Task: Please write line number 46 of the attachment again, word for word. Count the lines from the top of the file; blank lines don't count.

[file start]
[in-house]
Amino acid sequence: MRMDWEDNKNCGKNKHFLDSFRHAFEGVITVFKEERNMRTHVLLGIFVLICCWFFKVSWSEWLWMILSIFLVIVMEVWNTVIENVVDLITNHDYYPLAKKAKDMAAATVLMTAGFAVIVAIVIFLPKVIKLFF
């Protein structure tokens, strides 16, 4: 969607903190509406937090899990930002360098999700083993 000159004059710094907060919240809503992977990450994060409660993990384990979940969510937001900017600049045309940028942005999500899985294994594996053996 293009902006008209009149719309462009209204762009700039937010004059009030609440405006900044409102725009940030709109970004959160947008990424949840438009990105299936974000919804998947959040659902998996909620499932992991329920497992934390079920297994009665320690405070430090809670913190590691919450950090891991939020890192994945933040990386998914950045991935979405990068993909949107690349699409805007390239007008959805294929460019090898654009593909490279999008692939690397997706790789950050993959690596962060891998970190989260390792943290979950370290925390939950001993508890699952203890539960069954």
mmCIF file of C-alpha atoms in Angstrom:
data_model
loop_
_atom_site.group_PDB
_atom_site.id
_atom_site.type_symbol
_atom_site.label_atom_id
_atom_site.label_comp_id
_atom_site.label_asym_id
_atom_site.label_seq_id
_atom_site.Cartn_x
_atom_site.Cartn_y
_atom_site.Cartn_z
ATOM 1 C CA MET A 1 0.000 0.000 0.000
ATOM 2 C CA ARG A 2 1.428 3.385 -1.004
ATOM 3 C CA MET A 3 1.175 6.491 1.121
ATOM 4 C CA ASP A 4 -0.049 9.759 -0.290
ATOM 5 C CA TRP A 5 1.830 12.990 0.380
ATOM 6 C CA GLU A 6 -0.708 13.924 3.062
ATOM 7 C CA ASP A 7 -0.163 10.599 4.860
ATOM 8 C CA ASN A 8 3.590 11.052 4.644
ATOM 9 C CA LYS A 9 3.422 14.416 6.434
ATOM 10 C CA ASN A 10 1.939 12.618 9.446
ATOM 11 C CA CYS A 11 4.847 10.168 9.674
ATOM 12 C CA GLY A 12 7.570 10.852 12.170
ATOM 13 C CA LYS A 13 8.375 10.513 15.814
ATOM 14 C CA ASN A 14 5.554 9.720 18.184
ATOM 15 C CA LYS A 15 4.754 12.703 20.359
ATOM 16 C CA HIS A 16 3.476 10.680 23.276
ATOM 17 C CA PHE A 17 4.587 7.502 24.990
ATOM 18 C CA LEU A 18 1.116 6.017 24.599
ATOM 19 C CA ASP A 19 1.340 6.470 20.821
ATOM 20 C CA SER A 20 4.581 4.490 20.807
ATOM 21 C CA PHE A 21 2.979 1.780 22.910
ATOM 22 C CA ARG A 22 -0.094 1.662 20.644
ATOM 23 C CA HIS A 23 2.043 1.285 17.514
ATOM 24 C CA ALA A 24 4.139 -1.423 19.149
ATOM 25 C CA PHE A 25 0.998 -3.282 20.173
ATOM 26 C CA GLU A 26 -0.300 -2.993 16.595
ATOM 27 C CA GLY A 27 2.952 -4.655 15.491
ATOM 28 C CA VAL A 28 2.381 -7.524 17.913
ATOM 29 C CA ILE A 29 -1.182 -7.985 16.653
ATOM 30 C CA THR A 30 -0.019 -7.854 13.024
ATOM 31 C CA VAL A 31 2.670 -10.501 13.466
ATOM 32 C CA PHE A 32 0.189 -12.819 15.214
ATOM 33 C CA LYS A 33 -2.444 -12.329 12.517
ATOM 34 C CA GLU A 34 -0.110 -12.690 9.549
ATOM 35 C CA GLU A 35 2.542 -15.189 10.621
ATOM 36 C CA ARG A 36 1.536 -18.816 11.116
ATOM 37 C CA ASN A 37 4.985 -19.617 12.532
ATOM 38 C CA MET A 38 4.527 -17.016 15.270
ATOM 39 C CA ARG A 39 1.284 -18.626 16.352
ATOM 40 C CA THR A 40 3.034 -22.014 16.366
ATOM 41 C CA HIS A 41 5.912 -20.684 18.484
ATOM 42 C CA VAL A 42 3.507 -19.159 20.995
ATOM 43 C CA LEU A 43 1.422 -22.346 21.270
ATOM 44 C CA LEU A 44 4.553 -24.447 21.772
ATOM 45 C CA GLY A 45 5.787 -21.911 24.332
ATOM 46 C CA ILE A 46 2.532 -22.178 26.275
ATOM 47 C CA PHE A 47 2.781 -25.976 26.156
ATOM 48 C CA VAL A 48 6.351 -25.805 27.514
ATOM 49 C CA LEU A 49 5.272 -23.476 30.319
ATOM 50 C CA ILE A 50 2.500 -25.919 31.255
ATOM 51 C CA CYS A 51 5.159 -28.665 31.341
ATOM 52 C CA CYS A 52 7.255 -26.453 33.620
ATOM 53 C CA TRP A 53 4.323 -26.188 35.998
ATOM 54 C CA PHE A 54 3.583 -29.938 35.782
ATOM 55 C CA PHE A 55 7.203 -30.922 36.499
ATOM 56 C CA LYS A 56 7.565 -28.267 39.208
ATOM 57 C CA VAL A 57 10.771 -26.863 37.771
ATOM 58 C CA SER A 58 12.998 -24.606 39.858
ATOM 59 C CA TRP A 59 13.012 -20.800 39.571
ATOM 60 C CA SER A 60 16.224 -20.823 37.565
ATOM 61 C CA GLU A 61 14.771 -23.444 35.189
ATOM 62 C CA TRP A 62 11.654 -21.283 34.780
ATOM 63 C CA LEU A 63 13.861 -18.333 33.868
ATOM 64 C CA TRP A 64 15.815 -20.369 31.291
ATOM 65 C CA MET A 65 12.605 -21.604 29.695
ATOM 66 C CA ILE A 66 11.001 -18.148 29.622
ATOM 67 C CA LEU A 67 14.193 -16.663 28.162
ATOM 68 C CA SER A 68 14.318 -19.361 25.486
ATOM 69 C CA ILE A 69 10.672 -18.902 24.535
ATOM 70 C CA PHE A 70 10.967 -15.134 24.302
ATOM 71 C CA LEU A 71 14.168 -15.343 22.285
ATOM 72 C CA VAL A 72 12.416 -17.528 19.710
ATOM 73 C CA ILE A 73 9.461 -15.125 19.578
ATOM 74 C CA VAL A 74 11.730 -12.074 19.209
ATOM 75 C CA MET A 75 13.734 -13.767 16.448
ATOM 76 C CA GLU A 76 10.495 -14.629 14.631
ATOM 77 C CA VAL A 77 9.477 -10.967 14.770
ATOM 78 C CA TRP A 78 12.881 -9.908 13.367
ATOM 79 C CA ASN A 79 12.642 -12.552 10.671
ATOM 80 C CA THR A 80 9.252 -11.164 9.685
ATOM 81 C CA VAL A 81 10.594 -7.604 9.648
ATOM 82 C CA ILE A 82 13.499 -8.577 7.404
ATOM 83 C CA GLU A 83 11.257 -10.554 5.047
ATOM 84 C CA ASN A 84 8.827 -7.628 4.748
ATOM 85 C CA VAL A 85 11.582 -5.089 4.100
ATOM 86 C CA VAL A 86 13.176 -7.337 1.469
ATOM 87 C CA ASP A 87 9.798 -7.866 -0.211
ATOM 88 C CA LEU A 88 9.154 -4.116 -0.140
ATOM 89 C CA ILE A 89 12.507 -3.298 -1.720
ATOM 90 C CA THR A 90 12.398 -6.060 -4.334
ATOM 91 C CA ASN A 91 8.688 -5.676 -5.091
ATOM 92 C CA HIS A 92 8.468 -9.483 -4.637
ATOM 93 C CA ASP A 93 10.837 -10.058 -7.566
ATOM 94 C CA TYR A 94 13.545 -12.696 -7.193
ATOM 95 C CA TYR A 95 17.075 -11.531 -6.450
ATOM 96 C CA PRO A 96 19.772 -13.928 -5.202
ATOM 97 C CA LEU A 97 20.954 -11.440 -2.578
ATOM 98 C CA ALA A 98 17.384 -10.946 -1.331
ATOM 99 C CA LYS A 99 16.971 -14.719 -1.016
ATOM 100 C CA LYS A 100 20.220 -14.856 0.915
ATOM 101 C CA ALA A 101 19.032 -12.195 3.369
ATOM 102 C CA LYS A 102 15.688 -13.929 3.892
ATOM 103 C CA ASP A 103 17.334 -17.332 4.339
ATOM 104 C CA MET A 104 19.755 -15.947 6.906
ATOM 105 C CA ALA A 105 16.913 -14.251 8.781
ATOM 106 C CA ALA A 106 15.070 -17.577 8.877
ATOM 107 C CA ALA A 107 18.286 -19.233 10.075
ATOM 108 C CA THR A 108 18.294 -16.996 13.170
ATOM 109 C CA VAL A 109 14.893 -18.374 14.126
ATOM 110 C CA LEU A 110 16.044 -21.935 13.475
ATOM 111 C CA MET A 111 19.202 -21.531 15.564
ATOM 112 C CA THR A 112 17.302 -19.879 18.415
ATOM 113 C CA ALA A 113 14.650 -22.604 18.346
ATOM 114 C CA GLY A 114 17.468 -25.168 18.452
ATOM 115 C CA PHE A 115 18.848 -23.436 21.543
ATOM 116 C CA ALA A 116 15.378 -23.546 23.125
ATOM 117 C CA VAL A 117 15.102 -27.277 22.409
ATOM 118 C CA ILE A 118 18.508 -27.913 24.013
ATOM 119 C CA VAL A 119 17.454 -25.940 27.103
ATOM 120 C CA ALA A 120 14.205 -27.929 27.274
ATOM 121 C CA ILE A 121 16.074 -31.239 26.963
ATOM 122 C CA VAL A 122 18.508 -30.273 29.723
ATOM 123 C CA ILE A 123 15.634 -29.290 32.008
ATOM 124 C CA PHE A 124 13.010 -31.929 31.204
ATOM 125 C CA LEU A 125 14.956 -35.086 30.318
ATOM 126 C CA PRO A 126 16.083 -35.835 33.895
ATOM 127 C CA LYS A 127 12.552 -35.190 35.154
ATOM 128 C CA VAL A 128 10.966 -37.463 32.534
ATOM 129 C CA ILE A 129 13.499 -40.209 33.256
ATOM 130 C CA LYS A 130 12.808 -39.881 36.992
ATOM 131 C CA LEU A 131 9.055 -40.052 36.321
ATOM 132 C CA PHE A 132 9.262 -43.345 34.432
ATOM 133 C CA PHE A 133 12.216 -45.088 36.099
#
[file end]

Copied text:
ATOM 30 C CA THR A 30 -0.019 -7.854 13.024